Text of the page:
Clean and affordable electric buses in Montreal in the foreseeable future
A meeting on the electrification of public transport took place recently in the borough of Saint-Laurent. The meeting was organized by Saint-Laurent Borough Mayor Alan De Sousa and Snowdon City Councillor Marvin Rotrand to explore options to facilitate clean and affordable electric buses in Montreal in the foreseeable future. Despite poor weather conditions, Saint-Laurent Borough Hall was packed with some of Canada’s foremost experts as well as community stakeholders. The meeting took place in French although many of those in attendance came from outside Quebec. However, Mayor De Sousa encouraged participants to ask questions in English during a Q & A session after the presentation.
The STM is still in the pilot project stage of electrification and plans to go fully electric beginning only in 2025. Rotrand and others would like to see a faster rollout of electrification. He says purchases have been costly with the replacement of the actual diesel and diesel hybrid buses going slowly. The STM announced it will pick up the pace for electrifying its surface transit system by going ahead with the purchase of electric buses in a variety of types and using different technologies. However, the transit agency cautioned that the future of electric buses cannot be limited to a single technology that meets all needs.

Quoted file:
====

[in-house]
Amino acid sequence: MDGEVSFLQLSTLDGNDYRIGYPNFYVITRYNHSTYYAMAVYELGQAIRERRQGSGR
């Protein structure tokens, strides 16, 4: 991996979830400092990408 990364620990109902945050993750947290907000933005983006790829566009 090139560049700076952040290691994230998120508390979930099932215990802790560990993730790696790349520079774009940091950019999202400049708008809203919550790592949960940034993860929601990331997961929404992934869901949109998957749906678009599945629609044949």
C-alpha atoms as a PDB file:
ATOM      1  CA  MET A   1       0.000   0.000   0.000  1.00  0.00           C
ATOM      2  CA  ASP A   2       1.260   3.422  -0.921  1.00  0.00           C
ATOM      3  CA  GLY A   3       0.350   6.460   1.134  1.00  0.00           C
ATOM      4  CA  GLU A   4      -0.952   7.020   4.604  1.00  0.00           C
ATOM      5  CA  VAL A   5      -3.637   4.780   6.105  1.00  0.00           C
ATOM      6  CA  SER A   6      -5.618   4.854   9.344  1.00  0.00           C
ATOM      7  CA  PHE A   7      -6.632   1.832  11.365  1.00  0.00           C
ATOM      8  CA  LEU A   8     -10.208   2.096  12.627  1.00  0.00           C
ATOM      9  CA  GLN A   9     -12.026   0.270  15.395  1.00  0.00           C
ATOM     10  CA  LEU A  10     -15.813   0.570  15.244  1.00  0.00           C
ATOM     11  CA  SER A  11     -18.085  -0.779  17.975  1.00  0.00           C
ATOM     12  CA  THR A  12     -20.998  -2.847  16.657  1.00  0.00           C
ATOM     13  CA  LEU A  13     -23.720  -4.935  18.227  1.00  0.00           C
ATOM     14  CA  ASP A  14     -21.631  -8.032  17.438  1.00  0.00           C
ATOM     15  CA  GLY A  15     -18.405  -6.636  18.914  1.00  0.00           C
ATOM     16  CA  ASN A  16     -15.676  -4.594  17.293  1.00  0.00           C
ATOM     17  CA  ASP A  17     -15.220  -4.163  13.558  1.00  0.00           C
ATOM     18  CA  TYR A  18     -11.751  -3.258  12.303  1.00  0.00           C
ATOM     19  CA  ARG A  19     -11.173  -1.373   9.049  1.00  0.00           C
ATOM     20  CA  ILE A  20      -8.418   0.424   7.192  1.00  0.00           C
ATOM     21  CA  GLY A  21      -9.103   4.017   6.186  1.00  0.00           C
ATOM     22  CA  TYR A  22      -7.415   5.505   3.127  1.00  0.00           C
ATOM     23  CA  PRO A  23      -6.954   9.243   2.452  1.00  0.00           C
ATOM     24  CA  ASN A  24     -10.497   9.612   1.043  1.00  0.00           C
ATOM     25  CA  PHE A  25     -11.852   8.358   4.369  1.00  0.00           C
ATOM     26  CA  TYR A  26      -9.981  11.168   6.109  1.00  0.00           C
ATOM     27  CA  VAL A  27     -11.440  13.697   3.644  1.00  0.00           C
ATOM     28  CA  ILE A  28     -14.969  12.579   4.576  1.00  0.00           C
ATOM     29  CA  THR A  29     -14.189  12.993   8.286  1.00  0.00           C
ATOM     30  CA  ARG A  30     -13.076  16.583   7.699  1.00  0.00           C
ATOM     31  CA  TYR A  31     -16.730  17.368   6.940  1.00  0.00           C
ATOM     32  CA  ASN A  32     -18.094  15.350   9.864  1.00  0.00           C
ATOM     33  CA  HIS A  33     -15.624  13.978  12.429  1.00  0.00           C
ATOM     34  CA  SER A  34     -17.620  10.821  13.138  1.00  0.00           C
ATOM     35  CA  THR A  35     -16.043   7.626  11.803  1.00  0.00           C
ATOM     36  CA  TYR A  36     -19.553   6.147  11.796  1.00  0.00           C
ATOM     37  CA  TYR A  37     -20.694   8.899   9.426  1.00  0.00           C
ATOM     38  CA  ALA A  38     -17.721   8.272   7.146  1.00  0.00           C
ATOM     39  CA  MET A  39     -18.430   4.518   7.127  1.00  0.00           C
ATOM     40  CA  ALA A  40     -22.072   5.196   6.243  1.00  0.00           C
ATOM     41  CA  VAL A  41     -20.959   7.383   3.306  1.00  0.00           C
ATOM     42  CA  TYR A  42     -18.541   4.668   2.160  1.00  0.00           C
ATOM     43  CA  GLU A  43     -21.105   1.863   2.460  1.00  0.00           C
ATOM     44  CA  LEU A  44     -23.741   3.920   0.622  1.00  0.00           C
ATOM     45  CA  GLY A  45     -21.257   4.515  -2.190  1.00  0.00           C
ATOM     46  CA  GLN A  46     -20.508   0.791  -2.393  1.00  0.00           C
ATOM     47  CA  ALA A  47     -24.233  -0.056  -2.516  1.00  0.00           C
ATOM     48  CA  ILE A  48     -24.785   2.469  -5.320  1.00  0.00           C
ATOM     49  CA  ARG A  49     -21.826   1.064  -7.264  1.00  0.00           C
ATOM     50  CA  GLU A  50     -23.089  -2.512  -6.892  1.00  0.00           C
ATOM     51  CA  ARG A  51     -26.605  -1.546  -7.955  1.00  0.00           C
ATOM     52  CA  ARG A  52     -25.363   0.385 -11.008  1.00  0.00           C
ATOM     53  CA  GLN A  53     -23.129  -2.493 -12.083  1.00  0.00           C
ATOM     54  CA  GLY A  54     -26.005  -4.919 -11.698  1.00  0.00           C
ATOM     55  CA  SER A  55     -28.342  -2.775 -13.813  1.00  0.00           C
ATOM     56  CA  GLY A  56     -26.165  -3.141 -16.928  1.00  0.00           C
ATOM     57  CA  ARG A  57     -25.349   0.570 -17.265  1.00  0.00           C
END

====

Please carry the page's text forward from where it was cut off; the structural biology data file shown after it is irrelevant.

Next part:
Some have criticized the STM’s acquisition strategies noting problems with hybrid buses. Earlier De Sousa flagged the question of hybrid technology when Montreal Mayor Valérie Plante went forward with a campaign pledge to buy 300 new hybrid buses. At the time, he said it wasn’t certain that this was the best technology, and acquiring hybrid buses would slow down the shift to electric buses. However, the STM says hybrid buses remain a necessary step toward the full electrification of the bus fleet and is the best choice for the moment.
Part of the problem in getting a relatively new system of electric buses up and running is the lack of a universal charging standard. “Each manufacturer uses its own proprietary system that is non-compatible with its competitors for the recharge of the electric buses it produces,” Rotrand says. This means less flexibility for transit operators in terms of fleet management if a bus depot uses only a particular manufacturer’s charging infrastructure. Someone else’s buses can’t be warehoused and maintained in that garage.
The challenges of implementing and maintaining a fully electric fleet are not only technological but also legislative. Quebec is committed to going green and using clean non-polluting energy. The STM has been mandated by the Quebec government to only buy buses with what are called clean engines, which means hybrid or electric. It will take political will though to implement the changeover to full electrification. “We note that the European Union is moving rapidly toward legislation that would oblige this common standard (for electric buses),” Rotrand says. “We think Canada should follow the same path.”